One of the things that I think is really going to affect our global society is — and one of the things that I think is going to propel open source and transparency and data sharing is — I believe that true open collaboration, which requires all those things, is going to be a tremendous economic engine. And I think that those organizations and those people and those governments that deal in corruption and deal in secretive dealing — those organizations that take an exclusively proprietary mindset are going to see themselves being left behind. And they’re going to have to adapt and evolve and take on a much more collaborative and cooperative mindset to be able to keep up with the economic growth that true open collaboration will bring. And I think this is a really significant trend. You know there’s many problems that we face as a global society. Corruption for instance. I don’t think — we’ve had corruption probably since the first transaction and I don’t think we’re going to be able to tackle that head on. But we can potentially make corruption obsolete by making it irrelevant, by making it be an ineffective way to do business.
Many organizations are reluctant to share important information across national borders. Astronaut Ron Garan, whose time in space helped him see the world in a whole new way, argues that these apprehensions fail to take into account the big picture: We're all in this together. We need to get into the habit of promoting information transparency and working toward international collaboration, says Garan. Prioritizing these things will reap myriad economic, infrastructural, and innovation rewards.
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The coronavirus pandemic has brought out the perception of selfishness among many.
- Selfish behavior has been analyzed by philosophers and psychologists for centuries.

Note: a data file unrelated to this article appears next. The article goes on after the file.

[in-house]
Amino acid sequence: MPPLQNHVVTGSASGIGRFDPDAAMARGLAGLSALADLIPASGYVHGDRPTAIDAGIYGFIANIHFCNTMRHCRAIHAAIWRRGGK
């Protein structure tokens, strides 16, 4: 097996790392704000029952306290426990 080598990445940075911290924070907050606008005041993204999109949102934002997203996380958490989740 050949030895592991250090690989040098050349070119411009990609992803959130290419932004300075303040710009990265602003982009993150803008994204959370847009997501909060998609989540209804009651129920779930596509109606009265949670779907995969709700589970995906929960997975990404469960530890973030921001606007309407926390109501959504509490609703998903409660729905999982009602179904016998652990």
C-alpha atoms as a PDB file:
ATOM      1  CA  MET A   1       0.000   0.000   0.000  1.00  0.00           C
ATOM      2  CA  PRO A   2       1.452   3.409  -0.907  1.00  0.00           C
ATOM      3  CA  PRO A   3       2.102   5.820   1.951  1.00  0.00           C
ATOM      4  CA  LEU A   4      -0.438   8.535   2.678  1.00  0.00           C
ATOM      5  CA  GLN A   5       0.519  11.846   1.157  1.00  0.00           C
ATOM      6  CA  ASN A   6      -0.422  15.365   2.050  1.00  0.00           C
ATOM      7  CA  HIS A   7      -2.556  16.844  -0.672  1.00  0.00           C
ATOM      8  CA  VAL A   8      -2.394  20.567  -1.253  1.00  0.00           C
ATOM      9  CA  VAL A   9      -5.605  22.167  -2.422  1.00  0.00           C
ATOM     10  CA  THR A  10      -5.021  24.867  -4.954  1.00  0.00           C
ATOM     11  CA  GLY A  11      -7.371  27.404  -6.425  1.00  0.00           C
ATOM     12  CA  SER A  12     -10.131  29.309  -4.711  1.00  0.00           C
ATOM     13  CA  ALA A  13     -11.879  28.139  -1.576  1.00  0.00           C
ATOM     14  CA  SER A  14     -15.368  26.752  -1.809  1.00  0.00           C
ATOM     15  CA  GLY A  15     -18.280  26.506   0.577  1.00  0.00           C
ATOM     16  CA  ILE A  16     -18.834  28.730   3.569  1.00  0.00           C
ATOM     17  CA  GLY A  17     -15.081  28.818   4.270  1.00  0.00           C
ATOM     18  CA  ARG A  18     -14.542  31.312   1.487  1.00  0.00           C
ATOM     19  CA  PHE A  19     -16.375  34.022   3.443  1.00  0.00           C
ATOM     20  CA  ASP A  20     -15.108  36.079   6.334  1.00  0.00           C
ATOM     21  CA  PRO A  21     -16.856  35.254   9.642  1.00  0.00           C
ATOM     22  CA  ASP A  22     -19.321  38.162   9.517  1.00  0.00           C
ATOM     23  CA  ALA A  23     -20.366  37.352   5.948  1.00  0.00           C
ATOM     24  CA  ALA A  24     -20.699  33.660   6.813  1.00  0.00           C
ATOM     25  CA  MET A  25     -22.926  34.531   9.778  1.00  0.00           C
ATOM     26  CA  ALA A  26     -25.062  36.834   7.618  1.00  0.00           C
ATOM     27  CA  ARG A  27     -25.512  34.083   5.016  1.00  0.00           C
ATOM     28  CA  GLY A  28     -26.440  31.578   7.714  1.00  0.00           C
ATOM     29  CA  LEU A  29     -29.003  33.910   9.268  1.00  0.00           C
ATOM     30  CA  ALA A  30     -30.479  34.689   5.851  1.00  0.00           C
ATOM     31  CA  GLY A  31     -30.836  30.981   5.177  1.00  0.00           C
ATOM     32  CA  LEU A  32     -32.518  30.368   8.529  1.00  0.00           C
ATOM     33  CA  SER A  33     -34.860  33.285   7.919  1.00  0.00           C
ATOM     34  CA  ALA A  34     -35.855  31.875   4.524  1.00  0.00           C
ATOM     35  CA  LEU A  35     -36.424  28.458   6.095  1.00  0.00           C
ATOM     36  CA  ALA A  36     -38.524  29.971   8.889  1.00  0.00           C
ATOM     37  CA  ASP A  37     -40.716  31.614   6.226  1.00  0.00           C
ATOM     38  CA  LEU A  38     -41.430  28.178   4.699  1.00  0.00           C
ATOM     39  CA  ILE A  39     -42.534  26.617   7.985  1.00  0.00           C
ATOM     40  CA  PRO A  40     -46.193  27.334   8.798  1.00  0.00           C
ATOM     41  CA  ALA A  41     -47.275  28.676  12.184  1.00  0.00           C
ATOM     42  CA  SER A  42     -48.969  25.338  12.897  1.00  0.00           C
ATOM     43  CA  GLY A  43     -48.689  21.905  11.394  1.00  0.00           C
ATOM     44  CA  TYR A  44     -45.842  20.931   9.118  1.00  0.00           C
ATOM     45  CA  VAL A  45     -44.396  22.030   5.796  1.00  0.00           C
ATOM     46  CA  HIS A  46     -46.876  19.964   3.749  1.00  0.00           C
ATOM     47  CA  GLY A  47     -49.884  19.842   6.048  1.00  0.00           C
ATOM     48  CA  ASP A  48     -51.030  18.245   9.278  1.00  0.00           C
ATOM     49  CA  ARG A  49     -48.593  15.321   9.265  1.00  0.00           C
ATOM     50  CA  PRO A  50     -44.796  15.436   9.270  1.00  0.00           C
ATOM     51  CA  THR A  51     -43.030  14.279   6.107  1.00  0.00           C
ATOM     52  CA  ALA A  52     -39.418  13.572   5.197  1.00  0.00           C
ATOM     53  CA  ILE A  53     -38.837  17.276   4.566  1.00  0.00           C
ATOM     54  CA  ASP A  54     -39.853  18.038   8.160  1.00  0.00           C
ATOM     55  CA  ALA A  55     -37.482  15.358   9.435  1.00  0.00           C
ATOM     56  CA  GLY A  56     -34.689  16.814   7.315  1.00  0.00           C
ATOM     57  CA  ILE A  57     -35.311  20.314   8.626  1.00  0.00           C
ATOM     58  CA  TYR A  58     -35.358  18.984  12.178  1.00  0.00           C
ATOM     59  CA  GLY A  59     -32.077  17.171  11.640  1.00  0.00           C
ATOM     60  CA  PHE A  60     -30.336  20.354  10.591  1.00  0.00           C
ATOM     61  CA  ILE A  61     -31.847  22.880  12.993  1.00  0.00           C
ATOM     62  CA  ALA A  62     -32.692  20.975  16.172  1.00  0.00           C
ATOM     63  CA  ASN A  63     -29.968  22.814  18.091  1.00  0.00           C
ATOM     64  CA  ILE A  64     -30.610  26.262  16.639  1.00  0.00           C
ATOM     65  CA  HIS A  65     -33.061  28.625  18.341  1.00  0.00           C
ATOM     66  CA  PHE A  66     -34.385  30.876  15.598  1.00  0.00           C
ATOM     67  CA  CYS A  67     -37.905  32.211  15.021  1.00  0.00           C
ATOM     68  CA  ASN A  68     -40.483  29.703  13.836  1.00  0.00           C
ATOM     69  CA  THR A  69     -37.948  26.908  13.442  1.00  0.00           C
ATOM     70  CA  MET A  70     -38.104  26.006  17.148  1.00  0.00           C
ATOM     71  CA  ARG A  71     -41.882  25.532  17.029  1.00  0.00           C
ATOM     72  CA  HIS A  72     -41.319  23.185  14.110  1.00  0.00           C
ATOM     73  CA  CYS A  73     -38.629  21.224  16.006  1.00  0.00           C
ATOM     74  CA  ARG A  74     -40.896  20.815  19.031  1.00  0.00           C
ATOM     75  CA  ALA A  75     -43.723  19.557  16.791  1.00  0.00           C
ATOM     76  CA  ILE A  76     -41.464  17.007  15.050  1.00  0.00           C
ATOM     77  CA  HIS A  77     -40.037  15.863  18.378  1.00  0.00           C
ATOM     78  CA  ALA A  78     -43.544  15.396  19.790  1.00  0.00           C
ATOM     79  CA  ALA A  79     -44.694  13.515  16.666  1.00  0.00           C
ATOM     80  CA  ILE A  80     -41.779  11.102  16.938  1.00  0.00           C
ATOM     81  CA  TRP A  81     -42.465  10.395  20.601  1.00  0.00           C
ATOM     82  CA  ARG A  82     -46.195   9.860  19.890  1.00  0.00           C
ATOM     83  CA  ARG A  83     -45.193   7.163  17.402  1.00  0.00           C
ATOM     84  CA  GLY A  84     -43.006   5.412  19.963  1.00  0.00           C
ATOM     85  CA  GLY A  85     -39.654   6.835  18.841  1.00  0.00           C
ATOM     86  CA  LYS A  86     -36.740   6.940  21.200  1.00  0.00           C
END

- New research shows people may be wired for altruistic behavior and get more benefits from it.
- Crisis times tend to increase self-centered acts.
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Exploring Morality and Selfishness in Modern Times<div class="rm-shortcode" data-media_id="02eX1Cag" data-player_id="FvQKszTI" data-rm-shortcode-id="45cc6180db791f32683988fb52faff26"> <div id="botr_02eX1Cag_FvQKszTI_div" class="jwplayer-media" data-jwplayer-video-src="https://content.jwplatform.com/players/02eX1Cag-FvQKszTI.js"> <img src="https://cdn.jwplayer.com/thumbs/02eX1Cag-1920.jpg" class="jwplayer-media-preview" /> </div> <script src="https://content.jwplatform.com/players/02eX1Cag-FvQKszTI.js"></script> </div> Philosopher Peter Singer discusses the state of global ethics.
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Hollywood has created an idea of aliens that doesn't match the science.
- Ask someone what they think aliens look like and you'll probably get a description heavily informed by films and pop culture. The existence of life beyond our planet has yet to be confirmed, but there are clues as to the biology of extraterrestrials in science.
- "Don't give them claws," says biologist E.O. Wilson. "Claws are for carnivores and you've got to be an omnivore to be an E.T. There just isn't enough energy available in the next trophic level down to maintain big populations and stable populations that can evolve civilization."
- In this compilation, Wilson, theoretical physicist Michio Kaku, Bill Nye, and evolutionary biologist Jonathan B. Losos explain why aliens don't look like us and why Hollywood depictions are mostly inaccurate.